they're difficult I mean they cause for
me a very disturbing resonance you know
just in trying to understand what that
is but I really feel that and teaching
that to our children you know live the
dream I mean this is a school you know
celebrating Martin Luther King and and
and dreaming moral imagination is very
important and teaching our children that
it does not have to be this way every
great movement of social change in human
history came from people imagining
something different than what was and I
think we have to teach our young people
to imagine a world with social
institutions that engender human
flourishing because we we've inherited
social institutions a lot of us don't
even know where they came from but we've
inherited social institutions that have
become very dystopic they're very
dysfunctional and and I really think
that that we as as as as thinking
citizens we're not subjects I mean that
this not yet the this this you know this
country is based on citizenry and
citizenry is a response
ability you know we were answerable to
what goes on you know we really are and
that's why we owe it to our children
I've got five children and I owe it to
my children not to become a cynic not to
become a pessimist I can't do that I
can't do that for their sake and for all
our children's sake because they remind
us of what's right in the world and and
and so I really for our children's sake
we have to help them imagine something
very different than what it is
[Applause]
Chris I wanted to just ask you the same
question but with one observation in a
lot of our writings and and what you
said tonight also you seem to have a
sense of despair and that's one thing
perhaps you can address how do how do we
overcome that I have despair that I got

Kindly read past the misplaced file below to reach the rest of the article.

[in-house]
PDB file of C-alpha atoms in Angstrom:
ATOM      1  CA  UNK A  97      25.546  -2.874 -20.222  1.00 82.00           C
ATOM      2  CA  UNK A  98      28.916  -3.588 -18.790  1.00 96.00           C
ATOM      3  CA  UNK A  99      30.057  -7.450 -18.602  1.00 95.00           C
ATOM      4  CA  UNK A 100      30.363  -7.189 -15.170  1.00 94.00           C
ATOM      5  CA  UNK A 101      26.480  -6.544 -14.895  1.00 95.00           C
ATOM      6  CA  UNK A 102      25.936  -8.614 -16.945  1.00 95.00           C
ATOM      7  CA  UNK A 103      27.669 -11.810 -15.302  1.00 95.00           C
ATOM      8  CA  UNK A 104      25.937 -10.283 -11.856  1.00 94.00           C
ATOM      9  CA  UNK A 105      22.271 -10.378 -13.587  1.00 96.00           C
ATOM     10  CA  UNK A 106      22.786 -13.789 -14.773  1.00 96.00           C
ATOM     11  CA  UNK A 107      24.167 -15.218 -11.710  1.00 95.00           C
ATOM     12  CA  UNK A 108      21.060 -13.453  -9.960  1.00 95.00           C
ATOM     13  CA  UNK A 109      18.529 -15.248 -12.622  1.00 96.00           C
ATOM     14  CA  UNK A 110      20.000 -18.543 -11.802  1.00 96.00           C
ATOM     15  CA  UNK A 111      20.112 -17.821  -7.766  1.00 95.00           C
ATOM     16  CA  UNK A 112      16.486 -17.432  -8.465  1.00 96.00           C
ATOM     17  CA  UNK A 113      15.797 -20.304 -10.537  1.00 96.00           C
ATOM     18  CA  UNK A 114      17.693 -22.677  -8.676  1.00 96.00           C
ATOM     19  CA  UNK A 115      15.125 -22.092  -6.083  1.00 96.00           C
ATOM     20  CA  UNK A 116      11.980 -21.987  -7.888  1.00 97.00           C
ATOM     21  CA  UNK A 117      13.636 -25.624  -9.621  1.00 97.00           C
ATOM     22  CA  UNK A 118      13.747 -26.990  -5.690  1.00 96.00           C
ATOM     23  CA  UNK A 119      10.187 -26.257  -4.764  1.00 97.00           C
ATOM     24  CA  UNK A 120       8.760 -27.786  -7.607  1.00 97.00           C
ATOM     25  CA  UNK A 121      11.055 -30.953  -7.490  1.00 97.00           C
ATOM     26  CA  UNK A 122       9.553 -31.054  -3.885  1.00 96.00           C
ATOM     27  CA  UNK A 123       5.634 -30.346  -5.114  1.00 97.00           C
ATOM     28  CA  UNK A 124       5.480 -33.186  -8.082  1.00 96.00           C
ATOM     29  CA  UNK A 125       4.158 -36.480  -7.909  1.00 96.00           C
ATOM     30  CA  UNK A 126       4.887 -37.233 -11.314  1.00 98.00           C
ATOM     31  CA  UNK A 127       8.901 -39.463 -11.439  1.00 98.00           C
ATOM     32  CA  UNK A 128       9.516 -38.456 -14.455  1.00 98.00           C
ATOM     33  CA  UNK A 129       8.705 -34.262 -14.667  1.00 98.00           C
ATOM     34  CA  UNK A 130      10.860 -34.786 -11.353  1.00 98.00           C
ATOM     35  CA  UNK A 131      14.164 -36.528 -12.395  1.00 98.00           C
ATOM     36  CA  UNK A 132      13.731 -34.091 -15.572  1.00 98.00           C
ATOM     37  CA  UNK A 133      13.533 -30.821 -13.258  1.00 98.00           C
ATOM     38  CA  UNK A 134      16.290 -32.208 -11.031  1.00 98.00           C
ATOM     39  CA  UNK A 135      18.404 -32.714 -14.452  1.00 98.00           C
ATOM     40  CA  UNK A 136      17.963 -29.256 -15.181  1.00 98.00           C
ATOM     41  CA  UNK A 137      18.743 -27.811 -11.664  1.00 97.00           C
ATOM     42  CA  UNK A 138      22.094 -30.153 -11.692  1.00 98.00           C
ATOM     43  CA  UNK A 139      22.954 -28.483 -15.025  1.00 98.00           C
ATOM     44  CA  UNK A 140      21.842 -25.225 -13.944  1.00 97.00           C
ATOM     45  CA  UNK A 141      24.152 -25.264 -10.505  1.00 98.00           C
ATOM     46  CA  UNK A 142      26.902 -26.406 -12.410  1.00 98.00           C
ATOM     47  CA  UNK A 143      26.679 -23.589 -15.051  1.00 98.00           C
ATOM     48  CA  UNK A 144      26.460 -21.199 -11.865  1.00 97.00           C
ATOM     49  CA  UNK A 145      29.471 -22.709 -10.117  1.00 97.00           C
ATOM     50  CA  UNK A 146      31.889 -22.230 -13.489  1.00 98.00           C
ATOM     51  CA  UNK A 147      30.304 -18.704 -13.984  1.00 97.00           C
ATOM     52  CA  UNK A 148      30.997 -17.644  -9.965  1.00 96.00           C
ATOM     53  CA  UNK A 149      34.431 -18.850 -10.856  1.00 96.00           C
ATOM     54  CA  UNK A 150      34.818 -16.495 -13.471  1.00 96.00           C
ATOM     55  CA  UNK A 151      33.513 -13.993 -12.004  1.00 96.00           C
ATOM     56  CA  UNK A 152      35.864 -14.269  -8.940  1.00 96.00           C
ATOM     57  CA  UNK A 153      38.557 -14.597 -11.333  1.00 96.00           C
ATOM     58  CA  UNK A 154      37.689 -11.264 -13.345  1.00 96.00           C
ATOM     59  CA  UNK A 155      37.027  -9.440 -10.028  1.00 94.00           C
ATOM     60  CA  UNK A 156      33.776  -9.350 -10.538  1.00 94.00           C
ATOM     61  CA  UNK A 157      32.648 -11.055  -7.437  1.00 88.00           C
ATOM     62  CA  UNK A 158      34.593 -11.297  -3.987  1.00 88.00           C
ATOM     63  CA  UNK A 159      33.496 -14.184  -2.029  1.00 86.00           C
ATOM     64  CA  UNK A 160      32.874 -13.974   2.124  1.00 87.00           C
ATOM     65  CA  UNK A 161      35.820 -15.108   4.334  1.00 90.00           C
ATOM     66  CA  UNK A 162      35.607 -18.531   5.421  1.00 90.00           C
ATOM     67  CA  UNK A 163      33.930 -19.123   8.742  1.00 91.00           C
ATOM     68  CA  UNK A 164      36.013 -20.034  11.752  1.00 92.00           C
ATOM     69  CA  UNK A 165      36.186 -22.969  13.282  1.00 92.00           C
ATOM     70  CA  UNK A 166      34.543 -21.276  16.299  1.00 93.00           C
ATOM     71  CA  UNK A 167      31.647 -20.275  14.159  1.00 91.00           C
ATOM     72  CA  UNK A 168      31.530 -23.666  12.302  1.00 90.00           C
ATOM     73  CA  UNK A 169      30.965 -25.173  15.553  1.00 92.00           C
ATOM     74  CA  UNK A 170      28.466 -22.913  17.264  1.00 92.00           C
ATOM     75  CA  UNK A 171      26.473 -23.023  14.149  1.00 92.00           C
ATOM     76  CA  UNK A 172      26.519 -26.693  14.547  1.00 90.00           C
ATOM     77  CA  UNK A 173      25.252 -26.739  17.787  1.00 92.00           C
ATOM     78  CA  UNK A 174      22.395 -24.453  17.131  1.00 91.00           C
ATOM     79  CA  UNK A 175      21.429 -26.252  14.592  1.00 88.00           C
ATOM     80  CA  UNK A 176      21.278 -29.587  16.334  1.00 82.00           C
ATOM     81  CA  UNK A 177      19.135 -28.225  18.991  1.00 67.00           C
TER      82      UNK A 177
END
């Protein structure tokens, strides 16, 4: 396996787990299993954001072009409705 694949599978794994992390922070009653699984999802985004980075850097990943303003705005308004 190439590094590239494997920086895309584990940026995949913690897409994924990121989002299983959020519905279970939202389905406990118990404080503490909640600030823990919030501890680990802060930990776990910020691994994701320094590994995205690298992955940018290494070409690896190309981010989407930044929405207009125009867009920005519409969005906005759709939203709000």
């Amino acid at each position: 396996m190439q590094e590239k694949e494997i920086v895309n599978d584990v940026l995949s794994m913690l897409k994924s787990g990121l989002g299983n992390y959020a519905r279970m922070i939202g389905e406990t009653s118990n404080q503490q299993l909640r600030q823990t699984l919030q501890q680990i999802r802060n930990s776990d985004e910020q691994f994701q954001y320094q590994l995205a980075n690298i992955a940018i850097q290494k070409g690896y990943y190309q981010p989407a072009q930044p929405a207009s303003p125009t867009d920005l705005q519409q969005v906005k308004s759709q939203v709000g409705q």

pretty depressed realize I did too I
write I write a happy book I have
despair because I hear the radical
fringes of my country in my society
speak in hate talk and having covered
conflicts I always know that you first
get people to speak in the language of
hate and violence before you get them to
act carry out acts of hate and violence
that language is not benign and why is
the radical fringe of the Christian
Right fighting hate crimes legislation
because then they know the things they
say about secular humanists and gays and
lesbians and Jews and Muslims and and
nominal Christians can often be defined
as hate talk and I think that that
tolerance as we spoke before is
extremely important but there are
moments and I think we have reached a
moment in our society when those of us
who care about a tolerant society have
to stand up and fight for it and we have
to say that that there are things that
you cannot say you cannot call for the
eradication of people of other faiths or
other lifestyles or other ways of being
you cannot demonize them you can't
dehumanize them which is really of
course what they're doing they're
dehumanizing them and you know there was
a great quote by dr. King you know and
it's probably fitting that we end with
his words he said I can never be who I
ought to be until you are who you ought
to be and you can never be who you ought
to be until I am who I ought to be
[Applause]
thank you so much
[Applause]
you